Friday, April 15, 2011

Daring Cooks challenge

 Yet another entry in the Daring Cooks challenge of March 2011. This time the form choosen was a contest. To make an edible container with filling.
Sounds easier than it was. But thank you Renata for the challenge, it was fun to do.
Finally I choose to make a polenta container. And I liked the final result very much (I hope you do to).

The recipe goes as follows:
 - 2 cups of water (480 mL);
- 1 cup of milk (240 mL);
- 2/3 cup vegetable stock (160 mL);
- 1 1/3 cup polenta (225 gram);
- 2/3 cup grated parmesan cheese (75 gram);
- 2 tablespoon butter (24 gram);
- 2 tomatoes, chopped;
- 1 small onion, chopped;
- 1 red pepper without seeds, chopped;
- 30 gram salami, chopped;
- 2 teaspoons chopped coriander;
- 1 tablespoon lime juice;
- sour cream (topping);
- coriander leaves for garnish.

Heat the milk, water and stock in a small saucepan. When boiling stir the polenta through the liquid and keep stirring on low heat for about 5 minutes. Turn the heat off and stir the parmesan cheese and the butter in. Butter a muffin form and put 1 tablespoon of polenta in each slot. Put a glas on top and push (a container form is created). Put the polenta in the refrigerator for about 1 hour.
Preheat the oven at 480 degrees Fahrenheit (250 degrees Celsius). Take the polena out of the muffin forms and put the bowl on a griddle. Wipe a bit of oil on top of the bowls. Bake the bowl for 10 minutes.
In the meanwhile prepare the filling by combining the tomatoes, onion, pepper, coriander, salami and lime juice. Put the filling aside for about 15 minutes (the taste will become much better).
Put the filling in hte polenta containers and spoon a bit of sour cream on top. Garnish with a coriander leave.

Wednesday, April 13, 2011

Black and white chocolate cookies

I love chocolate and I love cookies. It's inherited, my father had it, I've got it and all of my children have it.
Luckily for them they also got their fathers genes, so they need a lot of energy and stay thin whatever they are eating. A shame that I don't have that gene pool.

My middle son tought the cookies were so delicious the first one dissapeared before I've could made a picture of it. You can see the last crumbs on the photo. Luckily I made a batch of this cookies, so the pictures eventually were made.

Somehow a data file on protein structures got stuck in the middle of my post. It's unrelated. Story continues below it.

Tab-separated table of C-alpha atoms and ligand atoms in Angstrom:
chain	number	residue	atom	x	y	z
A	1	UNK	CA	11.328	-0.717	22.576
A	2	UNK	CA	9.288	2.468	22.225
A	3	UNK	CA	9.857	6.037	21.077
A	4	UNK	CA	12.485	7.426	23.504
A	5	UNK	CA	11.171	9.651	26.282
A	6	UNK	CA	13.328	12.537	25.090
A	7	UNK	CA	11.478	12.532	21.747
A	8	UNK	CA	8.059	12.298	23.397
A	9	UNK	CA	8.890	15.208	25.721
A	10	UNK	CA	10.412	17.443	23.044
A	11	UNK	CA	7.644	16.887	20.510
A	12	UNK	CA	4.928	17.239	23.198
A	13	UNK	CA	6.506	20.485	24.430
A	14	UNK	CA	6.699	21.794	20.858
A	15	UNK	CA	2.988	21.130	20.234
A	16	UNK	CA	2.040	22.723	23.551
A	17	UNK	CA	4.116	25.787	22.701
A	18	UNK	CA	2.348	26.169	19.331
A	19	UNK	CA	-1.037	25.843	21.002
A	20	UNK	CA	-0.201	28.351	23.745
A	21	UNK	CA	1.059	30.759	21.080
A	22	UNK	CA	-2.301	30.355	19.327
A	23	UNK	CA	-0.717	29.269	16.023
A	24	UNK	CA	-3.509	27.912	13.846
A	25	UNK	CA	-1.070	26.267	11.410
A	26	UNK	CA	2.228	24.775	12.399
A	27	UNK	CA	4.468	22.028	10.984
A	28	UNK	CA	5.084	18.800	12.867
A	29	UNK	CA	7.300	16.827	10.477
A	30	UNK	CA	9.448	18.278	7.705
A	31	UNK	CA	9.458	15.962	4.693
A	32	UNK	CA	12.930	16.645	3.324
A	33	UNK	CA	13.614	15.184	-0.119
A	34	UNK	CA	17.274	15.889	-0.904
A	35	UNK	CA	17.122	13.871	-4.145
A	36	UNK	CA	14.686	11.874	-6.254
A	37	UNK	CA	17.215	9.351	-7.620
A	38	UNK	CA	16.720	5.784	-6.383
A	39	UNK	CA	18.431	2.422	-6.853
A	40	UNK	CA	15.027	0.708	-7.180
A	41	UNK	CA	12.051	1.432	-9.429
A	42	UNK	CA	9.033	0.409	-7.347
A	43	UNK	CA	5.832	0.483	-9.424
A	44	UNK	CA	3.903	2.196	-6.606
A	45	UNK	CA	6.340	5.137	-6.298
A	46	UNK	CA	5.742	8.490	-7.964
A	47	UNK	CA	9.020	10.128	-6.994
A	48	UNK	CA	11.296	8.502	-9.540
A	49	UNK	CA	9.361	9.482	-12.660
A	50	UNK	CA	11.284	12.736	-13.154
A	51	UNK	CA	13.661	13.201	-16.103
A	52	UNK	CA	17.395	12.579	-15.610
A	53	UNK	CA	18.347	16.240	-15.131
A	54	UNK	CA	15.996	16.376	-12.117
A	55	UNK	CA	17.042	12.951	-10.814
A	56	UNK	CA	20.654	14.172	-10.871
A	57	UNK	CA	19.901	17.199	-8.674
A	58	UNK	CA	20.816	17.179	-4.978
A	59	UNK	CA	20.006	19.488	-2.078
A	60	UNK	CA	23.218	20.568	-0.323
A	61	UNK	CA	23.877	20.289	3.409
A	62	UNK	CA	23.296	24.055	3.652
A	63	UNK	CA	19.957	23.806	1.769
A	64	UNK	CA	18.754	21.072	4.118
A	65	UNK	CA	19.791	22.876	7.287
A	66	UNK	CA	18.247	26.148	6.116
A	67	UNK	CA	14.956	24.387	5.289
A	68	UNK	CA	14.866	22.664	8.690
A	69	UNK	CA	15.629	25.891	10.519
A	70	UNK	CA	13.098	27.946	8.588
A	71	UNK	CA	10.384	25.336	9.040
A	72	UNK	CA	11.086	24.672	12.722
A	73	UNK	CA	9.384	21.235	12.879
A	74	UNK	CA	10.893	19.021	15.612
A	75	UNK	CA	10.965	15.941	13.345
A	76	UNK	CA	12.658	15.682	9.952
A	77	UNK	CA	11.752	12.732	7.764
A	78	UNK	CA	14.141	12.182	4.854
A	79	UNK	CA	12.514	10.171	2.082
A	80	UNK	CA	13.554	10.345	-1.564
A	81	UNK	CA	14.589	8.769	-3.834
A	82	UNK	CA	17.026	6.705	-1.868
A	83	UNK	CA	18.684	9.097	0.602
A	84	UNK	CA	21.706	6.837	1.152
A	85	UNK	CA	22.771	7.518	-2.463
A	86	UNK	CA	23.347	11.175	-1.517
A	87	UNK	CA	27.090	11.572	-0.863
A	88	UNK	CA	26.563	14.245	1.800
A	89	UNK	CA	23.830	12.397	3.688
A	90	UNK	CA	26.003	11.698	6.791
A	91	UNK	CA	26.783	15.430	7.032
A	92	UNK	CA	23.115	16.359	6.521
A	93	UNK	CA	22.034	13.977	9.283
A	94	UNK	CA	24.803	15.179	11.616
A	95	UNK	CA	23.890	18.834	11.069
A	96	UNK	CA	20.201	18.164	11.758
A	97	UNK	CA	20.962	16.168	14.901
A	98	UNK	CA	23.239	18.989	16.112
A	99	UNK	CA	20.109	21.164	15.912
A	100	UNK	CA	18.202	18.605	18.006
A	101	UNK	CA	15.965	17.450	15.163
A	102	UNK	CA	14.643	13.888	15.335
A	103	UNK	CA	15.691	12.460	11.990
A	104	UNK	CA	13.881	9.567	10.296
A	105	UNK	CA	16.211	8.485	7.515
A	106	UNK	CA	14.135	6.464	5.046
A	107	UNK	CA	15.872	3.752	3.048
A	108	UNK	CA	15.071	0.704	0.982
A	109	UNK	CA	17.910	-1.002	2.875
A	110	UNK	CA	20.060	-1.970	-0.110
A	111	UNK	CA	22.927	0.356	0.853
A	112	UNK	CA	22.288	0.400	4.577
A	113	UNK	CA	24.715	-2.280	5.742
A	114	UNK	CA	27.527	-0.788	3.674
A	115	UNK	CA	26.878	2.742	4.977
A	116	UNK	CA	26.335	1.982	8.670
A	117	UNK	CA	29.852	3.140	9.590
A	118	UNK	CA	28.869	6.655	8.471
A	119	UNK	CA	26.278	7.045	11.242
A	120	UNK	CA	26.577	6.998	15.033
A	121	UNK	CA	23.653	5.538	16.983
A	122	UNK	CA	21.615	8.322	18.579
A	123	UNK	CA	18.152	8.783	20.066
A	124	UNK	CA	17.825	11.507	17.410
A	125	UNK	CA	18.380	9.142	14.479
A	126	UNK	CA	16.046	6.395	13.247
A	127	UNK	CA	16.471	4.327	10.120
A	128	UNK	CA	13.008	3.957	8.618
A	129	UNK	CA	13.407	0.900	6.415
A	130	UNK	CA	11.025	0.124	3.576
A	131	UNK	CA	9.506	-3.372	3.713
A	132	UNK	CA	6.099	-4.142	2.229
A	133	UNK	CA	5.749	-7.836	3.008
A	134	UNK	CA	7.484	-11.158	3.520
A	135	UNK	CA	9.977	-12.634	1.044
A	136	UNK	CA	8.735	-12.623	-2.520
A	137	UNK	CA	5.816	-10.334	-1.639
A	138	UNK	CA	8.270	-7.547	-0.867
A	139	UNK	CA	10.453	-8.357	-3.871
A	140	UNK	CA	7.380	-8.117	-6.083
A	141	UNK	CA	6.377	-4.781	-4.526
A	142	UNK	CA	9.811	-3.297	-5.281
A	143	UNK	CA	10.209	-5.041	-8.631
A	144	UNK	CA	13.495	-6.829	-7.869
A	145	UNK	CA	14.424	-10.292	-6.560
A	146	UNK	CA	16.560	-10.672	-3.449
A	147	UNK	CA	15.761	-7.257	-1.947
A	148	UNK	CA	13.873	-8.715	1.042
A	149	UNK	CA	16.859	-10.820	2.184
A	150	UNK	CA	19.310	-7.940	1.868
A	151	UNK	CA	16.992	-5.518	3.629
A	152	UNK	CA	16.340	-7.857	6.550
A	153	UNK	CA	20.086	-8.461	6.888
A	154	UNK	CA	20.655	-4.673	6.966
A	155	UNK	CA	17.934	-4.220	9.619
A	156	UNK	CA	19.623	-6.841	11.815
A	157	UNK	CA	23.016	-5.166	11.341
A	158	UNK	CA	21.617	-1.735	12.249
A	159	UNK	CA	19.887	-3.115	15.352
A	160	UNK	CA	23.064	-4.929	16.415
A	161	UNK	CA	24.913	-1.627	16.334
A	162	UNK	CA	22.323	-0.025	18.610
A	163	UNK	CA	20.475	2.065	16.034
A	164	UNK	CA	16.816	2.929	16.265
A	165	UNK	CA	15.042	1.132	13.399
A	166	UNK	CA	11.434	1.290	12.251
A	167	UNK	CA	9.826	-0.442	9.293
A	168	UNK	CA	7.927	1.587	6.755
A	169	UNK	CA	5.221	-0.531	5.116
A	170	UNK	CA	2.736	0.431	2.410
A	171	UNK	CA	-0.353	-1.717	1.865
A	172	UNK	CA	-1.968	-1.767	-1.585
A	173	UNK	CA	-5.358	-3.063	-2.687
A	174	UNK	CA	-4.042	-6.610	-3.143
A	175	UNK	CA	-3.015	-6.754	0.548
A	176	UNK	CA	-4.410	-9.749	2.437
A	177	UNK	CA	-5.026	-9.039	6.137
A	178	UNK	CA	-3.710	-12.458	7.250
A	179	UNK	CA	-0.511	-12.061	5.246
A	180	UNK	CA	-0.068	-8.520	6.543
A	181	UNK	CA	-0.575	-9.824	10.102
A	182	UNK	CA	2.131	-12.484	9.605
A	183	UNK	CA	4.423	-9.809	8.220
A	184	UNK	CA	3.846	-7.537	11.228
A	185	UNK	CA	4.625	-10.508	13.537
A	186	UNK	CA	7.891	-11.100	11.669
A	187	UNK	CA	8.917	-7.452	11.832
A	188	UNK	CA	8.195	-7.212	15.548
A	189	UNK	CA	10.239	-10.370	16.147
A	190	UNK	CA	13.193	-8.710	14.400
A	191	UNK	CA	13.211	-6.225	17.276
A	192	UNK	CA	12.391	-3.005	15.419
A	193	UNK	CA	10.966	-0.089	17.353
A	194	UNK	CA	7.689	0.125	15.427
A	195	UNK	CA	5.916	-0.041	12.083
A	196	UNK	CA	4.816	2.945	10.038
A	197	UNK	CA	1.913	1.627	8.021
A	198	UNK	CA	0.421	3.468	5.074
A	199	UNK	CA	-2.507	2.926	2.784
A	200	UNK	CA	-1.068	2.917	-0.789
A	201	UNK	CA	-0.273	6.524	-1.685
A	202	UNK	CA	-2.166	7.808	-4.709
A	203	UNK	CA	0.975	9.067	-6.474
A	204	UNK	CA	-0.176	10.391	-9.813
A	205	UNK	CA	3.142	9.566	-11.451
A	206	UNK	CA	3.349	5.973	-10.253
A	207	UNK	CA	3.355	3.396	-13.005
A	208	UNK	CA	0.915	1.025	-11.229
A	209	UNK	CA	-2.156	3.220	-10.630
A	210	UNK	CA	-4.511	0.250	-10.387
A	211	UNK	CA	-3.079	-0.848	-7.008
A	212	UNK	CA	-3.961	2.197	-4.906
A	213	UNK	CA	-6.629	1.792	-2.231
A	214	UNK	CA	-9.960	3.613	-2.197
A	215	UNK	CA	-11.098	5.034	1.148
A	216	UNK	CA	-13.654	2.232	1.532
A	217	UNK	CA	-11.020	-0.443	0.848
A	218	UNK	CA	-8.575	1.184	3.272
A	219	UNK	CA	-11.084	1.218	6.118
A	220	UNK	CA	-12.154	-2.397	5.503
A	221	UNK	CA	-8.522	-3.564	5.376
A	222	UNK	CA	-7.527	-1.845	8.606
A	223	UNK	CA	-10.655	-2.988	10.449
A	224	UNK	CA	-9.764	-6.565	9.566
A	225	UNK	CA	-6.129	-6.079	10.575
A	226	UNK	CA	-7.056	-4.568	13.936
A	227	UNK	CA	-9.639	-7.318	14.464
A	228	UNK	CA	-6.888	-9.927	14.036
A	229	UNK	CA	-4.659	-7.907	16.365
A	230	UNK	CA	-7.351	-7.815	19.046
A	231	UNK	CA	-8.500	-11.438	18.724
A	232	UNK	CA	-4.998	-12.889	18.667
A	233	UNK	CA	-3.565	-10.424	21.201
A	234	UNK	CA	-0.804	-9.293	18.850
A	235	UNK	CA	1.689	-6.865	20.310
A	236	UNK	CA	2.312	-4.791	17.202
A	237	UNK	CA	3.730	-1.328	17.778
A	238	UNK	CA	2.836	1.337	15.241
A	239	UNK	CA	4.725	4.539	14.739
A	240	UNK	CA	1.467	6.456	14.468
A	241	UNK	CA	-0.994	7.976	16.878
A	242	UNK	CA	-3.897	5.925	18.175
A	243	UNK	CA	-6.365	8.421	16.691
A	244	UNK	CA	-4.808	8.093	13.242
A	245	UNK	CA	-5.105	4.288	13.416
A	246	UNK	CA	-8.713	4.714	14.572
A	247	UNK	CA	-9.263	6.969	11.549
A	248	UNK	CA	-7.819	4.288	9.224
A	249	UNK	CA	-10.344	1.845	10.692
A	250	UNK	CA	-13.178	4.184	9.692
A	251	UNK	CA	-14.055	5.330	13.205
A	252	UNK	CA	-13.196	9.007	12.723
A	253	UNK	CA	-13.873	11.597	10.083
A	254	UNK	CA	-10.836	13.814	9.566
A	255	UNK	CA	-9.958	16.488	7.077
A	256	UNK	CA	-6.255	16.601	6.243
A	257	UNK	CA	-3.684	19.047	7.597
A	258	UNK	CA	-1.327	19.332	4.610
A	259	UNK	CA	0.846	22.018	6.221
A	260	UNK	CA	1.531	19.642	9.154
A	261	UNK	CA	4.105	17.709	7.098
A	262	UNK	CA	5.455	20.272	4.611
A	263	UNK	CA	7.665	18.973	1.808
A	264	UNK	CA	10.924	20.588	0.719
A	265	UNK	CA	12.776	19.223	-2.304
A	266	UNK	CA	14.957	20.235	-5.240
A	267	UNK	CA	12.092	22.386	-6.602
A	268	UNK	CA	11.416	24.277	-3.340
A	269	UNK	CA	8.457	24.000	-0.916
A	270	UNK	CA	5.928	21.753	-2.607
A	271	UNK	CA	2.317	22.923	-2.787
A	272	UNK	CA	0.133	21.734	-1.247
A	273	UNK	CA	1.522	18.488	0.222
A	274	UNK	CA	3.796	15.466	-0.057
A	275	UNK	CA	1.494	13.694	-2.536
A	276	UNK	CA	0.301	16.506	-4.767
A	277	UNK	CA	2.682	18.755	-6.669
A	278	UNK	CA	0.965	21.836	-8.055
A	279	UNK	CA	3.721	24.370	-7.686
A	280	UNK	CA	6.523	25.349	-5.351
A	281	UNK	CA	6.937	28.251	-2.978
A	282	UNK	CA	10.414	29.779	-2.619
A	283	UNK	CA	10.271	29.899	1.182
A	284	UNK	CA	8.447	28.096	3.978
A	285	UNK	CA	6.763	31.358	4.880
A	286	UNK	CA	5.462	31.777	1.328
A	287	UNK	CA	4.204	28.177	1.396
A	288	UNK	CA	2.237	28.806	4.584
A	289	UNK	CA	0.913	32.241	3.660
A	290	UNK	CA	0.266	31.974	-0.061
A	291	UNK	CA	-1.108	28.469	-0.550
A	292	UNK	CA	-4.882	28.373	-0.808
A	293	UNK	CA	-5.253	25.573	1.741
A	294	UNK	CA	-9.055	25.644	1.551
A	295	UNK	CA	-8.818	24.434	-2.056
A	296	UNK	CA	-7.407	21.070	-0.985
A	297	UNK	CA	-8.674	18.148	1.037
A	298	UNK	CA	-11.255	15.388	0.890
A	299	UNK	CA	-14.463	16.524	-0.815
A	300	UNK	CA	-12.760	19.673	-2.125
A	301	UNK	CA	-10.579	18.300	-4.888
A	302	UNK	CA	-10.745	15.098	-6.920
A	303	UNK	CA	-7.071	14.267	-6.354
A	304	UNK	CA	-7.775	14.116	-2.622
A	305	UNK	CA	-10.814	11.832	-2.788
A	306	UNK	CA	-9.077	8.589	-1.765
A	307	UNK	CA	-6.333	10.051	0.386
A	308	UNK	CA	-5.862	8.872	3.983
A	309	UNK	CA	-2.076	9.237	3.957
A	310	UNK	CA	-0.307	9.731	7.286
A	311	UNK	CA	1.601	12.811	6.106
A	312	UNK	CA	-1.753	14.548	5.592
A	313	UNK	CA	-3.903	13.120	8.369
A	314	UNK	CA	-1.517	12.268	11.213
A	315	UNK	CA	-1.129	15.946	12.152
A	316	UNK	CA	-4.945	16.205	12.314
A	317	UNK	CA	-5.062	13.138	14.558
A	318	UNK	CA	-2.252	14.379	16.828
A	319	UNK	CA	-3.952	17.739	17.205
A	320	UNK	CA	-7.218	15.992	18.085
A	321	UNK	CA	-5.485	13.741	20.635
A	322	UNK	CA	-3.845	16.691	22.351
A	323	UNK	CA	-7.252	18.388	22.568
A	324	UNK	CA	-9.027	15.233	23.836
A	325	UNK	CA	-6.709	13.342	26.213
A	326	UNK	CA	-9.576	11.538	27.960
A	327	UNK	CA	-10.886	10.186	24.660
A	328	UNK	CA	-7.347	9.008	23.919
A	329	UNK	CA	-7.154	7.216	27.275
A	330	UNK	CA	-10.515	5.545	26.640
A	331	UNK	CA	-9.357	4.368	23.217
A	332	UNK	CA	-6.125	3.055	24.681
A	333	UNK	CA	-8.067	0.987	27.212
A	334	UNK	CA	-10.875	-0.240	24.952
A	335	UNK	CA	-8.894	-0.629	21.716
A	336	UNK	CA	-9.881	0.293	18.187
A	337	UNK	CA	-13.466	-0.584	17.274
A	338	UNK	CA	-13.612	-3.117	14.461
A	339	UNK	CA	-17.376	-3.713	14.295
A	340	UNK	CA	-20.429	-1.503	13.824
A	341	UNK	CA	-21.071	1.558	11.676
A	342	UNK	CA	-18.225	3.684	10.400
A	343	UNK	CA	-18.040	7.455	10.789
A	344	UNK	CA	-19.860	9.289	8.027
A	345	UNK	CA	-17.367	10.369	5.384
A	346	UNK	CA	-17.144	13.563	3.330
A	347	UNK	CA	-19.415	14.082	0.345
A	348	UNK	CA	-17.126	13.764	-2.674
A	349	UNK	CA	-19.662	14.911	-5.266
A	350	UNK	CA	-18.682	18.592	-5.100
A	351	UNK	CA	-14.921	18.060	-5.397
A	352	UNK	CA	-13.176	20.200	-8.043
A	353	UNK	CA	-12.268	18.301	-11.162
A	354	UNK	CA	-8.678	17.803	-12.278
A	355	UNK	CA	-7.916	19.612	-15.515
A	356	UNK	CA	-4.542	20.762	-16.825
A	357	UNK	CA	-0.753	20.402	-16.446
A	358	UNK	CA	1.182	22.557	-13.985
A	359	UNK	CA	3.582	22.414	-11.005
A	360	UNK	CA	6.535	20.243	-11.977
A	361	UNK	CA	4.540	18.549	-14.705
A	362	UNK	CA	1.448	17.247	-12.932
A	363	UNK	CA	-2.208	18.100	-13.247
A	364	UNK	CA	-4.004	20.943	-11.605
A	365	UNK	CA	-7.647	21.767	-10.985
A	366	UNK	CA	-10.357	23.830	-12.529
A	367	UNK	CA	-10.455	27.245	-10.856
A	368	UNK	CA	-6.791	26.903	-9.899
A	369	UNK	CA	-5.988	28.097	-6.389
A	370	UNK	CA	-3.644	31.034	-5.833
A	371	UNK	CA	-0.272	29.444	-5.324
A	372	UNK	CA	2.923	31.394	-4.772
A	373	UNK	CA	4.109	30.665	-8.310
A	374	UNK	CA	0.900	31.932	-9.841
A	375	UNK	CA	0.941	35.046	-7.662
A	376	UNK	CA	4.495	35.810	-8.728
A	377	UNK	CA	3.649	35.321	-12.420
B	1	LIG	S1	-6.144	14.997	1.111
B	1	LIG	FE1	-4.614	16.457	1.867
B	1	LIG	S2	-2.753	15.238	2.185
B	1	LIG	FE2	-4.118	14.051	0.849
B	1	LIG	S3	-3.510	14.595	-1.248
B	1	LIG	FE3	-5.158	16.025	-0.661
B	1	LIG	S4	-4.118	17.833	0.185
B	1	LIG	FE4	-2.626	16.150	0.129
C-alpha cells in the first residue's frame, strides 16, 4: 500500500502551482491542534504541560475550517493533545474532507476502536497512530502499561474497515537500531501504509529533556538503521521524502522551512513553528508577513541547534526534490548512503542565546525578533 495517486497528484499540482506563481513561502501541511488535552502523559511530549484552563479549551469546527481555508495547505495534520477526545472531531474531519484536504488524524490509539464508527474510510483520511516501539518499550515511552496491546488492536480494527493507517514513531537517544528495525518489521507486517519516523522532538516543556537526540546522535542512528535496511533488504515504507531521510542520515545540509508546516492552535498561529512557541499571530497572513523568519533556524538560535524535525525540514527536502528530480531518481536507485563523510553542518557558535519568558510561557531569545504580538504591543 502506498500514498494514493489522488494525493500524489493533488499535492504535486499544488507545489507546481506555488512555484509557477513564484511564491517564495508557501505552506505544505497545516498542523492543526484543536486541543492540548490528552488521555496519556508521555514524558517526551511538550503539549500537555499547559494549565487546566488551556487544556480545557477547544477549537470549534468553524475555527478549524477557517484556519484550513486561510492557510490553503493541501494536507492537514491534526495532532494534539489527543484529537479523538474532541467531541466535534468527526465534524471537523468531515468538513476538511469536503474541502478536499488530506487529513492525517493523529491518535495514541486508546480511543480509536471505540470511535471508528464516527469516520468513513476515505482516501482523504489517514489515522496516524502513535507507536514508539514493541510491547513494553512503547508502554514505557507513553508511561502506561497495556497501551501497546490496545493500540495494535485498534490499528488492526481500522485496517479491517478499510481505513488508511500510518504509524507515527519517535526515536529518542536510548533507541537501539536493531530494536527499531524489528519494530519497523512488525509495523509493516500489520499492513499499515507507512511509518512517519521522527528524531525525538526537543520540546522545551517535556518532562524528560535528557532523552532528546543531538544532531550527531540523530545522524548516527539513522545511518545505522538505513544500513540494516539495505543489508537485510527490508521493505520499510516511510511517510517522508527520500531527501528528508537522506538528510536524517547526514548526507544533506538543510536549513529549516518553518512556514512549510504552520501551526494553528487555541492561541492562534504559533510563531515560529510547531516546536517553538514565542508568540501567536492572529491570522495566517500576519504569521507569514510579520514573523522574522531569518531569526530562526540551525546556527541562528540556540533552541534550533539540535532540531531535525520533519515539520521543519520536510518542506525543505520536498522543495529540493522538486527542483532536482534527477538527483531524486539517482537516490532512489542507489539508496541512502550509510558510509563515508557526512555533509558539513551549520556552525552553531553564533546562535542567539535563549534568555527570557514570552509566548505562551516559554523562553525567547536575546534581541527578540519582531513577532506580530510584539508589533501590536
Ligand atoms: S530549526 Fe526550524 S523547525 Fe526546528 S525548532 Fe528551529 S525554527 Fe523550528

A good thing of this cookies is that you can keep the dough in the freezer, for the time that you need them. You have to add 2 minutes to the baking time when frozen, but you will got the nicest fresh cookies for your visitors (or your own family). You just double the amounts on the ingredient list and put half of it in the freezer.

So the recipe goes as follows:
- 1 cup of plain flower (125 gram);
- 3/4 teaspoon salt;
- 1/2 teaspoon baking powder;
- 10 sticks unsalted butter, room temperature;
- 1/2 cup of sugar (110 gram);
- 1/3 cup of light brown sugar (60 gram);
- 1 teaspoon of vanilla-extract;
- 1 large egg;
- 1/2 cup of pure chocolate chips (or chopped pure chocolate, 80 gram);
- 1/2 cup of white chocolate chips ( or chopped white chocolate, 80 gram);
- 1/2 walnuts chopped (65 gram)

Warm the oven to 400 degrees Fahrenheit (200 degrees Celsius). Put a baking sheet on two baking plates.
Mix the solid ingredients: the flour, salt and baking powder.
Mix in a second bowl the butter, for about 2 minutes (untill it gets lighter). Poor the two sugars in the bowl with butter and mix for another two minutes. Mix the vanilla throught the butter and lower the speed of your mixer. Spoon the plain flour through the butter, and mix on low speed for about 1 minute. Put the chocolates and walnuts in the bowl and mix them in with a woodenspoon.
Use a spoon to put a small mountain of dough on the bakingplate. Leave enough room between the cookies, because they will get bigger. 
The baking plate goes 12 minutes in the oven. Afterwards put the plate for about 1 minute by room temperature and use a wide spatula to move the cookies from the plate to a rack. Cool down for about 15 minutes and the cookies will be harden out enough to put them in your cookie basket (and I croos fingers that in your familiy the cookies will make it all the way to the basket).

    Tuesday, April 12, 2011

    Espresso muffins

     Again, I made a recipe of a book of Dorie Greenspan, called: from my home to yours. I love this book and make a lot of recipes from it. These muffins were so delicious that before I blinked my eyes, they seemed to be gone.
    And so I am going to share the recipe with you.

    Ingredients (12 muffins):
    - 2 cups plain flour (250 gram);
    - 1/3 cup sugar (70 gram);
    - 1 tablespoon espresso powder;
    - 1 tablespoon baking powder;

    - 1/3 cup light brown sugar (75 gram);
    - 1 cup espresso (240 ml);
    - 10 tablespoons melted unsalted butter (115 gram);
    - 1 large egg;
    - 1/2 teaspoon vanilla extract.

    Preheat the oven to 375 degrees Fahrenheit (200 degrees Celsius).
    Mix in a large bowl both sugars, flour, espresso powder and the baking powder.